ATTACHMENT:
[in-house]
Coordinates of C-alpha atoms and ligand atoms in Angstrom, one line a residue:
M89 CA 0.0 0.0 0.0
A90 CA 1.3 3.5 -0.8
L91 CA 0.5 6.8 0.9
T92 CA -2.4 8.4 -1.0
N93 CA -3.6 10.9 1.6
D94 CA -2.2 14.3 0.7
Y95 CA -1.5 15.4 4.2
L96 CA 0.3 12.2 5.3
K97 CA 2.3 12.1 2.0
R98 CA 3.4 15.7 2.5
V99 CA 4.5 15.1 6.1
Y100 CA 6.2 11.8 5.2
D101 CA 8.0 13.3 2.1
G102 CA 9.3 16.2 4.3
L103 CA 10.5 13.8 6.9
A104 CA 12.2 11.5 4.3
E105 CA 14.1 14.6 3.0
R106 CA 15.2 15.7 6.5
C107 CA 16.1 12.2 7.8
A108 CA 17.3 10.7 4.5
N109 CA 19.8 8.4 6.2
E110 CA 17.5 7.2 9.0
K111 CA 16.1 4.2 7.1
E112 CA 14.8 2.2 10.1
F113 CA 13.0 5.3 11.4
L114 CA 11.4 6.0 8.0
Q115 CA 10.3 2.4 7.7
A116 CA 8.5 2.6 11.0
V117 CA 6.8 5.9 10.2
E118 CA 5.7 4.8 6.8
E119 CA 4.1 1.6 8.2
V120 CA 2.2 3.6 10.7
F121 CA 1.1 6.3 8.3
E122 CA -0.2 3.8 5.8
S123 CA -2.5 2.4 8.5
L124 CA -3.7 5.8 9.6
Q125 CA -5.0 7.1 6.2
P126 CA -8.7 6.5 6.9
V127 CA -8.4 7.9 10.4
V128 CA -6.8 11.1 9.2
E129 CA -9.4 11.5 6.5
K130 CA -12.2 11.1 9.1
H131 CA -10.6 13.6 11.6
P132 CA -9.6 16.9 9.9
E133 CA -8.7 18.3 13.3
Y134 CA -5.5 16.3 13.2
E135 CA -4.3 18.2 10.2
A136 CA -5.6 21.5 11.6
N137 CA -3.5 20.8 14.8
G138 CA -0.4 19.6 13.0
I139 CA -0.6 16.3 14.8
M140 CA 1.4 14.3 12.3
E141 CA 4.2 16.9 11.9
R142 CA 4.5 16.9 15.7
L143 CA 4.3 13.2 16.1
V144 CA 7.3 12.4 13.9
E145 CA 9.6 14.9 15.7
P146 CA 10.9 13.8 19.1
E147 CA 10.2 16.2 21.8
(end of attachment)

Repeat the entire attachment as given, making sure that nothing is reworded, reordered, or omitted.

[in-house]
Coordinates of C-alpha atoms and ligand atoms in Angstrom, one line a residue:
M89 CA 0.0 0.0 0.0
A90 CA 1.3 3.5 -0.8
L91 CA 0.5 6.8 0.9
T92 CA -2.4 8.4 -1.0
N93 CA -3.6 10.9 1.6
D94 CA -2.2 14.3 0.7
Y95 CA -1.5 15.4 4.2
L96 CA 0.3 12.2 5.3
K97 CA 2.3 12.1 2.0
R98 CA 3.4 15.7 2.5
V99 CA 4.5 15.1 6.1
Y100 CA 6.2 11.8 5.2
D101 CA 8.0 13.3 2.1
G102 CA 9.3 16.2 4.3
L103 CA 10.5 13.8 6.9
A104 CA 12.2 11.5 4.3
E105 CA 14.1 14.6 3.0
R106 CA 15.2 15.7 6.5
C107 CA 16.1 12.2 7.8
A108 CA 17.3 10.7 4.5
N109 CA 19.8 8.4 6.2
E110 CA 17.5 7.2 9.0
K111 CA 16.1 4.2 7.1
E112 CA 14.8 2.2 10.1
F113 CA 13.0 5.3 11.4
L114 CA 11.4 6.0 8.0
Q115 CA 10.3 2.4 7.7
A116 CA 8.5 2.6 11.0
V117 CA 6.8 5.9 10.2
E118 CA 5.7 4.8 6.8
E119 CA 4.1 1.6 8.2
V120 CA 2.2 3.6 10.7
F121 CA 1.1 6.3 8.3
E122 CA -0.2 3.8 5.8
S123 CA -2.5 2.4 8.5
L124 CA -3.7 5.8 9.6
Q125 CA -5.0 7.1 6.2
P126 CA -8.7 6.5 6.9
V127 CA -8.4 7.9 10.4
V128 CA -6.8 11.1 9.2
E129 CA -9.4 11.5 6.5
K130 CA -12.2 11.1 9.1
H131 CA -10.6 13.6 11.6
P132 CA -9.6 16.9 9.9
E133 CA -8.7 18.3 13.3
Y134 CA -5.5 16.3 13.2
E135 CA -4.3 18.2 10.2
A136 CA -5.6 21.5 11.6
N137 CA -3.5 20.8 14.8
G138 CA -0.4 19.6 13.0
I139 CA -0.6 16.3 14.8
M140 CA 1.4 14.3 12.3
E141 CA 4.2 16.9 11.9
R142 CA 4.5 16.9 15.7
L143 CA 4.3 13.2 16.1
V144 CA 7.3 12.4 13.9
E145 CA 9.6 14.9 15.7
P146 CA 10.9 13.8 19.1
E147 CA 10.2 16.2 21.8